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Eleven score and 15 years ago, the Founders declared independence from Britain, ruled by mad King George III. In the seven years of war that followed, some 25,000 men serving in the new nation's armies lost their lives in the fight against the forces of the King — who, as Thomas Jefferson pointed out in the Declaration of Independence, "has plundered our seas, ravaged our coasts, burnt our towns, and destroyed the lives of our people" in his bid to establish "an absolute tyranny over these states."
The result of the hard-fought American victory over the King? Our messy, imperfect, still evolving democracy, based on the principle that all people are created equal — a principle that most of us now take for granted, but one that was utterly, well, revolutionary at the time. It's a principle expressed perfectly by that great American philosopher, Aunt Eller of the musical Oklahoma! She declares "I don't say I'm better than anybody else, but I'll be danged if I ain't just as good." And it's a principle, of course, that is completely antithetical to the institution of monarchy.
Now, millions of Americans are preparing to wake up early Friday morning to turn on the television and watch King George III's direct descendant, Prince William, marry a "commoner" (an eight-letter word that speaks volumes about what the royals think of you and me) in a lavish celebration not only of their wedding, but of the very concept of monarchy — the same British monarchy (with, thankfully, much less power now) that the brave American colonialists gave their lives to repel.
I don't get it.
Look, I like weddings as much as the next guy — maybe, considering that I'm a guy, more than the next guy. In a few weeks I'm flying clear across country for the wedding of my second cousin once removed (I'm not making this up). I'll cry when I see her enter the church, I'll dance joyously with my cousins at the reception, and I'll collapse in a happy heap, exhausted and with tie askew, when the whole affair is over.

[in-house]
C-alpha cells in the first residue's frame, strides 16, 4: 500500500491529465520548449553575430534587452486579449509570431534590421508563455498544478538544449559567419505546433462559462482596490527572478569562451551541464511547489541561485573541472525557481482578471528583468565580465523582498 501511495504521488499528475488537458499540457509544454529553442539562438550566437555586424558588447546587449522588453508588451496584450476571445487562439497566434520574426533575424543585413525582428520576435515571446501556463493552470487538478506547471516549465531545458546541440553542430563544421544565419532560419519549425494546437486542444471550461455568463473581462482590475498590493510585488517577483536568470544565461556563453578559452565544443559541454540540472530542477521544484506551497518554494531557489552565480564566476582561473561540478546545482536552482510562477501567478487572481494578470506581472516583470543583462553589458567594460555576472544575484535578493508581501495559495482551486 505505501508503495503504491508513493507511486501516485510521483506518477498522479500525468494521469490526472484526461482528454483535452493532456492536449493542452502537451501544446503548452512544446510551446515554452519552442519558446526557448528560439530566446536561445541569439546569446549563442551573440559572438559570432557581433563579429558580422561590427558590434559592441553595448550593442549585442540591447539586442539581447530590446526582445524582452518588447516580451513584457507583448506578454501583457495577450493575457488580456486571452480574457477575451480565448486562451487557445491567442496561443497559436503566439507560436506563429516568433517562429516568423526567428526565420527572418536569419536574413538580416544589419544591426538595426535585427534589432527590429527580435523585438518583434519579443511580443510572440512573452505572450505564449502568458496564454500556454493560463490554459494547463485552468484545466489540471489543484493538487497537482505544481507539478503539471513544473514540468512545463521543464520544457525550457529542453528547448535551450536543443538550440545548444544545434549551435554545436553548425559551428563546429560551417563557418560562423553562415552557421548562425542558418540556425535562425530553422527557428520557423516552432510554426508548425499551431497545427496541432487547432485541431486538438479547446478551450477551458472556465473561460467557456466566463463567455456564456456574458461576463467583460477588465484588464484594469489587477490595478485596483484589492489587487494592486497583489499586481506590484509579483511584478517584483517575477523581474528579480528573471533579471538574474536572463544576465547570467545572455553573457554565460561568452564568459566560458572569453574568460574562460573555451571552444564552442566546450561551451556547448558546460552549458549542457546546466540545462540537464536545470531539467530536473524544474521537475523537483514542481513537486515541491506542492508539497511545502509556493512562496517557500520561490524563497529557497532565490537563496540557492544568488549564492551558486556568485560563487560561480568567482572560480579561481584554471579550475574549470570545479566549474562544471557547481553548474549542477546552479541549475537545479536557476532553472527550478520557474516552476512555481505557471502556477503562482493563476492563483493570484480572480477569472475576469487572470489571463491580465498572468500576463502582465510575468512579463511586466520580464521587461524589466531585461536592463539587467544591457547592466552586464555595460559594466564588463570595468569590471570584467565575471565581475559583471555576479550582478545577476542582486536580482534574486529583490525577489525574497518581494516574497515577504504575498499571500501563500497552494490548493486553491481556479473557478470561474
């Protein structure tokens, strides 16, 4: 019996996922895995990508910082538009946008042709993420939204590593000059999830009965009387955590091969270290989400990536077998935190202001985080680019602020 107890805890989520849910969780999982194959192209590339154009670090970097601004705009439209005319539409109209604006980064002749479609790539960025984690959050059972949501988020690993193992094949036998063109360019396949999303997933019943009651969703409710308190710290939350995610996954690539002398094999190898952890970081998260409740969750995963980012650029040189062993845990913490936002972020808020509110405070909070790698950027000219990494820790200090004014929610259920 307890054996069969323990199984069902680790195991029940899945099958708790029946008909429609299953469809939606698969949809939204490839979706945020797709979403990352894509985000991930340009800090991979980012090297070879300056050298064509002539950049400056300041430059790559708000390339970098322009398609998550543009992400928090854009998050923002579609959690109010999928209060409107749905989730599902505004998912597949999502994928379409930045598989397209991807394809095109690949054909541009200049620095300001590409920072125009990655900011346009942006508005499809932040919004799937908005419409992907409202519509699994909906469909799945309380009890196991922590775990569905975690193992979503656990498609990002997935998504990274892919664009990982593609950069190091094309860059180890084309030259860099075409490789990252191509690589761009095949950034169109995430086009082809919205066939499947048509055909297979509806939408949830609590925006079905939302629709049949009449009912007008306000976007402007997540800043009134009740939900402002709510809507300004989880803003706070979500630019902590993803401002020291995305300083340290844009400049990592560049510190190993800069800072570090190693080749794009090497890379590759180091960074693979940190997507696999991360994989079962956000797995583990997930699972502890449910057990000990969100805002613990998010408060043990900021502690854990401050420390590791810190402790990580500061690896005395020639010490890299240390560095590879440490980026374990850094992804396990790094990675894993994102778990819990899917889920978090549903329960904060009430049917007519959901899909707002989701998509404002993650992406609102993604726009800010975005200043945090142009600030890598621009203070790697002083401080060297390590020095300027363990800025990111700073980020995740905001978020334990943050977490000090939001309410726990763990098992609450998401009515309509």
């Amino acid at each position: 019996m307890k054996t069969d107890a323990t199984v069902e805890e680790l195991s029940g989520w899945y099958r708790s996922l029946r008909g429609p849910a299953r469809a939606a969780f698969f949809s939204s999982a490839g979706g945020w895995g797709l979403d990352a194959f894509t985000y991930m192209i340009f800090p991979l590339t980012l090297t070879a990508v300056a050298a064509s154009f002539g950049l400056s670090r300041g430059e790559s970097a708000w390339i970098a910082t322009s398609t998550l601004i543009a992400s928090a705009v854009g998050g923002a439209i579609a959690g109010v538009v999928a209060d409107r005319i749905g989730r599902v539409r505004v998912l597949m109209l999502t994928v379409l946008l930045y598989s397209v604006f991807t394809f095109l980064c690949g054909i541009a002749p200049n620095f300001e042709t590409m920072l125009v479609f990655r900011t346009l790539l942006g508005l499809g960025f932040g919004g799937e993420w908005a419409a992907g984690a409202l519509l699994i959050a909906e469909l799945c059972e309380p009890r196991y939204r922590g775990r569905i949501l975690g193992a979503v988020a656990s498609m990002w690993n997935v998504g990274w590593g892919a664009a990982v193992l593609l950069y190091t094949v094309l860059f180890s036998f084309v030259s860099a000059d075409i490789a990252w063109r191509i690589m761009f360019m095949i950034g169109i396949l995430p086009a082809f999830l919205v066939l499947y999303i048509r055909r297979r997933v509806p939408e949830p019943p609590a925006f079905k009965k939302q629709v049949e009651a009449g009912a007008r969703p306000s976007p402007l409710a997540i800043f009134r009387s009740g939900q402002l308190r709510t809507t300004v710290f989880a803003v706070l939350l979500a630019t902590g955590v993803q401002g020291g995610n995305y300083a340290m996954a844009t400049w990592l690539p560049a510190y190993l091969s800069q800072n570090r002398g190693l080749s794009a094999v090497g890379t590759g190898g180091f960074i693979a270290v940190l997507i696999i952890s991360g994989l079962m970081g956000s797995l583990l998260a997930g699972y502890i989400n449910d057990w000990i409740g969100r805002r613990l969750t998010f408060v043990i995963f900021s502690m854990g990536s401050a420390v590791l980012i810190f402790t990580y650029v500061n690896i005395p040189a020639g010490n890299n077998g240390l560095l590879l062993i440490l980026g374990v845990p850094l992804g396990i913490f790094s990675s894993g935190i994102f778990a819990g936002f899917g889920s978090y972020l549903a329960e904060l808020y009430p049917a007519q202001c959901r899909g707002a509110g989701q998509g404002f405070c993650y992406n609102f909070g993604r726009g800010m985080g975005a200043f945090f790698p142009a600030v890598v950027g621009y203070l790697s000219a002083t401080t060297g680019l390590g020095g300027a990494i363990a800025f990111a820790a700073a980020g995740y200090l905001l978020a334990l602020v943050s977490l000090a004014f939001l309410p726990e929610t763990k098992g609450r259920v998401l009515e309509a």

But no matter how much champagne I drink, I won't be nearly as besotted as wide swaths of my fellow Americans — and certainly almost all of the American mass media — seem to be with the marriage of a young prince whose sole qualification for his immense wealth and fame is that he was born.
Let the Brits be excited if they want; it's their monarchy, and if they want to spend some $60 million a year maintaining the lifestyle of a family we had the good sense to overthrow 235 years ago, it's their right. They're British, after all; they're supposed to be a bit loopy. (And please spare me the old canard about the royal family being worth the money the British state lavishes on them because they allegedly attract millions of tourists to England; France gets more than twice as many international visitors each year as England, and last I checked no one has lived in Versailles for a couple hundred years.)
But why us? Why this obsession with a family who fundamentally believe they deserve the attention and money thrown their way, because — as they also fundamentally believe, make no mistake about it — they're better than you are, simply because of who their parents are and who your parents aren't? Why do we bother joining in their celebration of this profoundly anti-democratic hooey? What could be farther from American values of hard work and advancement on merit — of all of us being created equal? What have William and his princess done to deserve this adulation, especially from us? (A friend of mine, when I posed this question, pointed out that the royal family's descendants actually worked hard to get Elizabeth and her crew to where they are today: They beheaded their wives, married their cousins, pillaged their countrymen and tortured their opponents.) Why are we letting this overwrought spectacle of royal narcissism plunder our brains, ravage our media, burn our self-esteem and destroy the sleep of our people?
I wish I knew. Here, instead, is what I do know: When I wake up at 6 a.m. Eastern time on Friday morning, I'm not going to turn on the television. Instead, I'm going to light a candle in the memory of every American who's given his or her life in the fight against tyranny, monarchy, injustice and those who believe they were born better than you or me. I'm going to listen to the soundtrack from Oklahoma! so I can hear Aunt Eller shout out the American creed. And I'm going to re-read the Declaration of Independence, with its stirring conclusion in which the Founders "mutually pledge to each other our lives, our fortunes, and our sacred honor."
In their sacred honor, I invite you to do the same.
Bernard Ohanian is editor of AARP.org.